When I had about 50m left, I heard my dad yell "You're at 7 minutes!" Great! I needed to know that since I had no idea how fast/slow I was going. I need to book it to the end to meet my goal. I still felt great about how I was doing, though. When I got to the end there were about 3 of us all piled up trying to get out. I opted for the ladder and climbed out. I wasn't completed exhausted like I usually am after a swim - I felt great and ready to get on the bike! Unofficial time: 8:13
Time for the 1/4 mile run to the transition area! I'm not sure when swim time ended and transition time began, but I spent about 4 min in transition getting my shoes, shorts, and helmet on and getting my bike off the rack. I was surprised with that much distance between the pool and transition area that I didn't dry off more than I did.
OK, I think I'm finally ready to mount this bike! I got on and rode out of the transition area. Bill called to me and I saw all my family cheering me out of transition. Bill said, "Hey, you're supposed to walk your bike!" Oops! Rookie error #2. I just waited for an official pull me off on a penalty. It was my lucky day. The route had more hills than I remembered, but it went really well. I put 15:00 min pace into the Garmin and I stayed ahead of that the whole time. I finished the bike portion in less than an hour so I was confident that everything was working today. YEAH! I was only passed by those cool people with the tri bars on their bikes. I passed a LOT of people which was another good confidence booster. I figured I could probably pass those who passed me on the run since that is my strongest sport.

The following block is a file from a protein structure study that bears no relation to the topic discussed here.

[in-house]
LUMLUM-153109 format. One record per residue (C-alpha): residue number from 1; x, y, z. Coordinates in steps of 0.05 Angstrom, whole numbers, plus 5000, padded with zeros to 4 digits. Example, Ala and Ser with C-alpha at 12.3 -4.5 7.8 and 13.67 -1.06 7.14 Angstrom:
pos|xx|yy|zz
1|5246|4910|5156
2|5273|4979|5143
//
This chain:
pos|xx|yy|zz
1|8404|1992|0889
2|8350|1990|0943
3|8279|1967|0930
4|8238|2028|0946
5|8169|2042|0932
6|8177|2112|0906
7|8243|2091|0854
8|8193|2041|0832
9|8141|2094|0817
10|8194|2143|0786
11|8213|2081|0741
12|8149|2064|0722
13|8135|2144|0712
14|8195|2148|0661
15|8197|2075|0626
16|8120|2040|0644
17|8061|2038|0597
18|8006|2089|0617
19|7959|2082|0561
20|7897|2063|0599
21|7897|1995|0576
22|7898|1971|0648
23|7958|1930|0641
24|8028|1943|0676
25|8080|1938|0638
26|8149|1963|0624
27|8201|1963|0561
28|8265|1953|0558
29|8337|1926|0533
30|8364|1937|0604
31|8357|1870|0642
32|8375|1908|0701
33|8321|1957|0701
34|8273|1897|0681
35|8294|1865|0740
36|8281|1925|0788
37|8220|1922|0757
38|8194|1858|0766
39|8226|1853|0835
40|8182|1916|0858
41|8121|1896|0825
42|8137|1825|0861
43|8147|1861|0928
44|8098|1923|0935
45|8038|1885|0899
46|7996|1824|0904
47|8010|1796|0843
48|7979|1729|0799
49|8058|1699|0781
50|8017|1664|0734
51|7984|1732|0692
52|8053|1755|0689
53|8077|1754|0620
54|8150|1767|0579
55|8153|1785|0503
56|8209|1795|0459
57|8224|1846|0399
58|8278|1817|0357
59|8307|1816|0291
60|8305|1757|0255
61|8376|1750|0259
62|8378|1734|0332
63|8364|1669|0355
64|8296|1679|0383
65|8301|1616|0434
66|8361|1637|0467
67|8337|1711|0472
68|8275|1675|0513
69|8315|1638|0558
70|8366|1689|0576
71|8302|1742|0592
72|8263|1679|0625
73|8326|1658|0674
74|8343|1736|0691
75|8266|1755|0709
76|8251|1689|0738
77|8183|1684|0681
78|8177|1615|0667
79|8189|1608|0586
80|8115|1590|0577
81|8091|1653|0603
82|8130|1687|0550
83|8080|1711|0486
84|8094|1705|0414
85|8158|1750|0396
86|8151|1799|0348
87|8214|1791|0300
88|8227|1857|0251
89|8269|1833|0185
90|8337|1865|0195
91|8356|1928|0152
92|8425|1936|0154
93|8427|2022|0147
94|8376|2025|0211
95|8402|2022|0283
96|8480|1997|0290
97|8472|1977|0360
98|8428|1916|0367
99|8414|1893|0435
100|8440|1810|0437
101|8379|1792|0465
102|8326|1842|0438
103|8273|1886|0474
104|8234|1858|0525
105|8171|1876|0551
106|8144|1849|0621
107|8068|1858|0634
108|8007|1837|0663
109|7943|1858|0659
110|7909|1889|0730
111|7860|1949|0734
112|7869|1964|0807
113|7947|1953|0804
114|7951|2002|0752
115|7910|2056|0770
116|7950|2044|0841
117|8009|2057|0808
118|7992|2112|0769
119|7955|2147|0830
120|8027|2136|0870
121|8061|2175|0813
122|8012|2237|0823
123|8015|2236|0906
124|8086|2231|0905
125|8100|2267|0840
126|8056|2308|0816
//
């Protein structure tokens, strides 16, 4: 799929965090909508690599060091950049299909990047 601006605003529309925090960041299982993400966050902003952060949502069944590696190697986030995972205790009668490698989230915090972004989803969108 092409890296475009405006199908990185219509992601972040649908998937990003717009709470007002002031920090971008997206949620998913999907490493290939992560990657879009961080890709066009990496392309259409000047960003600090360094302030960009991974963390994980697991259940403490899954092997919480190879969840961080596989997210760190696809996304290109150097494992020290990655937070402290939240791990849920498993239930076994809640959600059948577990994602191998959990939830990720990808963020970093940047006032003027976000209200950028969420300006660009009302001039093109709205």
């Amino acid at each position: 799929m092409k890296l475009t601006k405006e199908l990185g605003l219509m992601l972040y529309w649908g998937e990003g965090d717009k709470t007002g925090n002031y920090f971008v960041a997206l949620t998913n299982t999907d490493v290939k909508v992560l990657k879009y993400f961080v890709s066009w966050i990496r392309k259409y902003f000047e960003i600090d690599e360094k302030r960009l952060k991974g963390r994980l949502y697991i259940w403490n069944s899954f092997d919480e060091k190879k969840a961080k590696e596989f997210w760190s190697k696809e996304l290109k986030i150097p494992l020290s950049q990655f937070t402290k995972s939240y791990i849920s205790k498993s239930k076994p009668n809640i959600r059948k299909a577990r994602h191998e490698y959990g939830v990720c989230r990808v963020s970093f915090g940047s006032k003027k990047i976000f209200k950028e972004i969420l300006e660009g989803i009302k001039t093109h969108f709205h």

I was sure to dismount before the red tape so that hopefully they wouldn't penalize me. I figured if I could get out of the transition area without someone pulling me aside I was in the clear.
Again, transition went slower than I thought. I couldn't for the life of me figure out how to get my bike back on the rack. Rookie error #3. I almost left it lying there, but finally got it going. I knew the watch would be a little work to get it off and the helmet was harder to get off than normal. ugh. I finally grabbed everything I needed and was on my way.
There were a couple significant hills on this short run, making it a challenging course. I remember after running Grandma's Marathon I had sever toe pain, thinking I broke my toe. Later I discovered that Grandma's is mainly a downhill course, resulting in my foot pain. Today after the first significant downhill, I felt a strong pain on the top of my foot. I knew exactly what it was. I also knew that I had a much more significant hill (larger than any hill I have every encountered in a training run or event) coming up that I would have to maneuver and make my way back up! This foot pain made me go a bit slower than usual and perhaps even walk a tad more not wanting to do any serious harm to my foot. Darn it. I was not a rookie runner and I was going to play it safe with this one!
Back when I was in junior high, a man by the name of George Eastburn strongly encouraged me to sign up for the Monticello Firecracker Triathlon. It was a short, sprint tri and I could never bring myself to do it. Now, about 30 years later, George has since passed in 2006, and I have entered this event. It isn't the exact same tri, but it's about as close as I'll come. George, thank you for your inspiration all these years! I finally did it!
Final unofficial time: 1:40:08
Yeah, I'll do that again.
Final (unofficial) stats:
Age Place: 7/11
Sex Place: 45/97
Penalty: 0 :)
today's mileage: 2.6 miles running; 15.5 miles biking; 300m swimming
weekly mileage: 7 miles running; 15.5 miles biking; 300m swimming
monthly mileage: 7 miles running; 15.5 miles biking; 300m swimming
annual mileage: 359 miles running; 331 miles riding; 8.8125 miles swimming
TOTAL mileage: 681
running: 59 miles
riding: 28 miles
swimming: 3.0125 miles
running: 59 miles
riding: 28 miles
swimming: 3.0125 miles